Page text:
(d) He receives the child into his home and openly holds out the
child as his natural chil
d.

What does that mean? A man’s actions, after knowing he is not the child’s father, can lead to a situation (if everything else is in place) that creates a parent/child relationship, where one can be obligated to pay child support for a non-biological child. Of course you would then have rights of child custody regarding the non-biological child … but that is for another post.

Joint Legal Custody—meaningless?

In any kind of child custody case in California, the vast majority of non-custodial parents get awarded joint legal custody. Great—but what does it mean? Do now all of the major decisions in the child’s life have to be made jointly ? Simple answer–no.  Family Code § 3083 defines joint legal custody as where either party, acting alone, may exercise legal control of the child.  Therefore  as one of the child’s legal custodian you can  take him/or her to the Hospital to get medical care. If little Dick or Jane wants a tattoo, you can authorized that.  What joint legal custody doesn’t give you is joint decision making regarding the child. Unless the Court specifies what areas joint consent is required, the custodial parent will always win out in the event of a conflict. Why? Because Family Code § 3048 states that any exercise of joint legal custody cannot be inconsistent with the physical custody order … Meaning?  If the custodial parent lives in Glendale and you, the non-custodial parent but a holder of joint legal custody, lives in Torrance, you have the legal right to enroll little Dick or Jane in school in Torrance — but that wouldn’t hold-up, because the custodial parent lives in Glendale and going to school in Torrance would be inconsistent with the physical custody order. What to do? Make sure that when the Court makes an order of joint legal custody, that it specifies the area where where mutual consent is required. Otherwise, joint legal custody is meaningless.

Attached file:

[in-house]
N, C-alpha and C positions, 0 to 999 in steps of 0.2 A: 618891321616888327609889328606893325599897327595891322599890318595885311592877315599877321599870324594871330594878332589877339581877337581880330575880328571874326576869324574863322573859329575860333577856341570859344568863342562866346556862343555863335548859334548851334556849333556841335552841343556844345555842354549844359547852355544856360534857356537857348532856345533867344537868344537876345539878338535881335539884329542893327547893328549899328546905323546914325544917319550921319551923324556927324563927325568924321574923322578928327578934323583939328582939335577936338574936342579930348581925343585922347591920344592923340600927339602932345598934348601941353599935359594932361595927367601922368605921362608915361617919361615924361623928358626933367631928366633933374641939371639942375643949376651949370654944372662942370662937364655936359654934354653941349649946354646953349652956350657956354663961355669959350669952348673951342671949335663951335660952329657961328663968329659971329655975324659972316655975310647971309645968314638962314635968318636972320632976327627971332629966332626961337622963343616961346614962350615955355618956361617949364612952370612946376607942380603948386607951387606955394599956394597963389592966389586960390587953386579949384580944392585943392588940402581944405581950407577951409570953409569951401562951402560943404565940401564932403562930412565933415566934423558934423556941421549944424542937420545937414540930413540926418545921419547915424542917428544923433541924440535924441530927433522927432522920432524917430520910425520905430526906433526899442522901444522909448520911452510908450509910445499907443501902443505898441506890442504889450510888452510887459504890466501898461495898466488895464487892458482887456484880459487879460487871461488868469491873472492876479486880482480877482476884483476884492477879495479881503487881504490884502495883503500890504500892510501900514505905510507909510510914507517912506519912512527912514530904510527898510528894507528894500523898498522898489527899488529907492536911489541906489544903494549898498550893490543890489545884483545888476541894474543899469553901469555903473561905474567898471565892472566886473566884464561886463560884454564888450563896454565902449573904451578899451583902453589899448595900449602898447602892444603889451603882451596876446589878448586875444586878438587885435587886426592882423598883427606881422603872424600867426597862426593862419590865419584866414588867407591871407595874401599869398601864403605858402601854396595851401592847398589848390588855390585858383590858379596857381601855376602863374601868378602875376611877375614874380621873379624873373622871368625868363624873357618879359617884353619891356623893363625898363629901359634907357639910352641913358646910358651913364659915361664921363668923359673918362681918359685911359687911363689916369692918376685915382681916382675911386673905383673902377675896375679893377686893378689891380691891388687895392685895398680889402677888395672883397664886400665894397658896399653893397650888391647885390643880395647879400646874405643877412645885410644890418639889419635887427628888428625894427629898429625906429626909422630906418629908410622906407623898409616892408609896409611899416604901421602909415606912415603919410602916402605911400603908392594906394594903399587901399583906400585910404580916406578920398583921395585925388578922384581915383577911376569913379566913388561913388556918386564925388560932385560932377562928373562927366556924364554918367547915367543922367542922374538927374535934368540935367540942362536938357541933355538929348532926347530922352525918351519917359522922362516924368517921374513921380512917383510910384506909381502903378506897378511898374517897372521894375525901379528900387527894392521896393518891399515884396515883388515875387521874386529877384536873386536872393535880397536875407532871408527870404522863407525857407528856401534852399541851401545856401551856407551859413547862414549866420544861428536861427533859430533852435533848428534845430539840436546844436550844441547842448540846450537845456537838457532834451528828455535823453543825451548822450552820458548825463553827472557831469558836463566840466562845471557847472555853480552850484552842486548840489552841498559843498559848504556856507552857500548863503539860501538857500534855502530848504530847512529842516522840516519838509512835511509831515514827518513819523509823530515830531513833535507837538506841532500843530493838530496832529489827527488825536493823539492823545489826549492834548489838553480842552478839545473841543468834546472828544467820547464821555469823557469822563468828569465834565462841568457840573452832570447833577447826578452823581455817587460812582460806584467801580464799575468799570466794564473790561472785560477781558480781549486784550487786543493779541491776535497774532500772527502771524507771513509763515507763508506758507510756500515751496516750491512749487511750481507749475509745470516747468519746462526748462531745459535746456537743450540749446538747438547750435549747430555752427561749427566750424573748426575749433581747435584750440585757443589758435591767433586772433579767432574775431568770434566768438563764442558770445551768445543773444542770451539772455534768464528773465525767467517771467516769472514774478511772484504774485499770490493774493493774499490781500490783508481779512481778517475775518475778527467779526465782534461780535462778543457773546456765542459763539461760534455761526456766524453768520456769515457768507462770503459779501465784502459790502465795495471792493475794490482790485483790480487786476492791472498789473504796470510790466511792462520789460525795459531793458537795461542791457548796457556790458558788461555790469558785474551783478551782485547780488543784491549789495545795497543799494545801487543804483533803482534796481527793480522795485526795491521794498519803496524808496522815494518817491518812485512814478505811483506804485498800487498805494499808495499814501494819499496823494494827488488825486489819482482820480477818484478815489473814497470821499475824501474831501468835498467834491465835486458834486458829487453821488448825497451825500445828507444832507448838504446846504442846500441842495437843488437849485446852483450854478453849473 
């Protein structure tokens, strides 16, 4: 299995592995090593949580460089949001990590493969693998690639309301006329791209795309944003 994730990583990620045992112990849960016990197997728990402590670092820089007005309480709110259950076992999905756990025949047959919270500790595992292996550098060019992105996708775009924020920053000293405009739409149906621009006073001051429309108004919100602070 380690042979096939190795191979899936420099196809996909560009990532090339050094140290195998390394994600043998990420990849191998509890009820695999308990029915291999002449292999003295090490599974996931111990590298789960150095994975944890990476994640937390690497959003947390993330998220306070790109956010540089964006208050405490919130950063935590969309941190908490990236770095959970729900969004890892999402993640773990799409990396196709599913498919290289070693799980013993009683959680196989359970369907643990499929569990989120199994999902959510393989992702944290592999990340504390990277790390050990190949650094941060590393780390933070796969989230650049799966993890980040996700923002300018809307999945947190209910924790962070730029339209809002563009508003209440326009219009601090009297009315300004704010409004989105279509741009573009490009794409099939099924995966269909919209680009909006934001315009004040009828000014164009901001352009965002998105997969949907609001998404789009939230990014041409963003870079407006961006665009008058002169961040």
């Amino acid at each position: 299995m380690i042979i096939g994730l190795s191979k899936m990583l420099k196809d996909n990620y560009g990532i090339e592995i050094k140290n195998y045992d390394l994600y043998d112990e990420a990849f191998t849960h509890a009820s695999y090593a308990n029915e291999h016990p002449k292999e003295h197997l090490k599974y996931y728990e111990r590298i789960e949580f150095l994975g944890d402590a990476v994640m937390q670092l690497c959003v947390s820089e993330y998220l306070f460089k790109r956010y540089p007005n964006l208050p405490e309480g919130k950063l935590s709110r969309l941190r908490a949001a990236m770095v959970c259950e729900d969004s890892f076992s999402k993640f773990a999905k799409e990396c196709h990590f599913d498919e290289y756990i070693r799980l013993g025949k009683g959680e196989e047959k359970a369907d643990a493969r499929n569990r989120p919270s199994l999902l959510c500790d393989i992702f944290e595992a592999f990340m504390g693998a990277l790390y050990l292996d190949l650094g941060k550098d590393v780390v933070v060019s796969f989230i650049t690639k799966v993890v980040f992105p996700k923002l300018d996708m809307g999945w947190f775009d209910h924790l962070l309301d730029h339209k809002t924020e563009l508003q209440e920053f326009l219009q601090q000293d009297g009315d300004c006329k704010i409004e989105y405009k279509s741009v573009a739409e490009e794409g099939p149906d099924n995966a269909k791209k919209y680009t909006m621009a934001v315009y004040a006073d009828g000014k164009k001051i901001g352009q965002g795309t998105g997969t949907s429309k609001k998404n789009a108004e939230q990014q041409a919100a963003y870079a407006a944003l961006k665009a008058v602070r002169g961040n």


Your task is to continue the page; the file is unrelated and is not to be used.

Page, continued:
Child Support formulas–Just the facts

There is an interesting posting by about Massachusetts’ new Child Support  Guidelines.  The post/article provides a good general overview of the “big issues” involved with the philosophical/political underpinning of Child Support … In California the statewide guidelines for Child Support can be found in. Legal commentators have said that the California Child Support guidelines are so complicated that the average person could not figure out their support exposure without some type of professional assistance.  You could debate for hours the concept of child support and the appropriateness of any Guidelines.  But for the vast majority of divorcing parents (and parents involved in Paternity actions) what they need is a practical understanding of how the Courts will implement the Child Support guidelines in their particular case. That is something I try to provide to all my clients. As with most things in Family Law — Child Support is fact driven.

Do I still have to pay child support if I am not the child’s bio dad?

In California, generally no (there are situations—such as adoption by estoppel where a non-bio dad may be stuck with a Child Support Order, but that is for a different post). However, ones there has been a Judgment of Paternity, even having a DNA test that clearly “0pps you out” as the child’s father is not a perennial get out jail card that you can use at any time.  California Family Code §7645 provides  very specific time periods for when a motion to set aside a Judgment for Paternity has to be made.  Remember  a very simple rule–if you are served with a Complaint to Establish Parentage and for Child Support from  DCSS— DO NOT BLOW IT OFF!!!…That is the time to get some legal representation so that the situation can be handled and that you don’t wind up with an arrears order for Child Support that is impossible to ever pay down, and the child may not even be yours!!! The recent case of San Mateo County Department of Child Support Services v. Clark (2008) 168 Cal.App.4th 834, 85 Cal.Rptr.3d 763 discussed things you can do in furtherance of a motion pursuant to Family Code §7645( i.e. using a deposition subpoena to compel genetic testing)…but its preferable not to have to even go there by addressing the matter before it ever gets to a Judgment.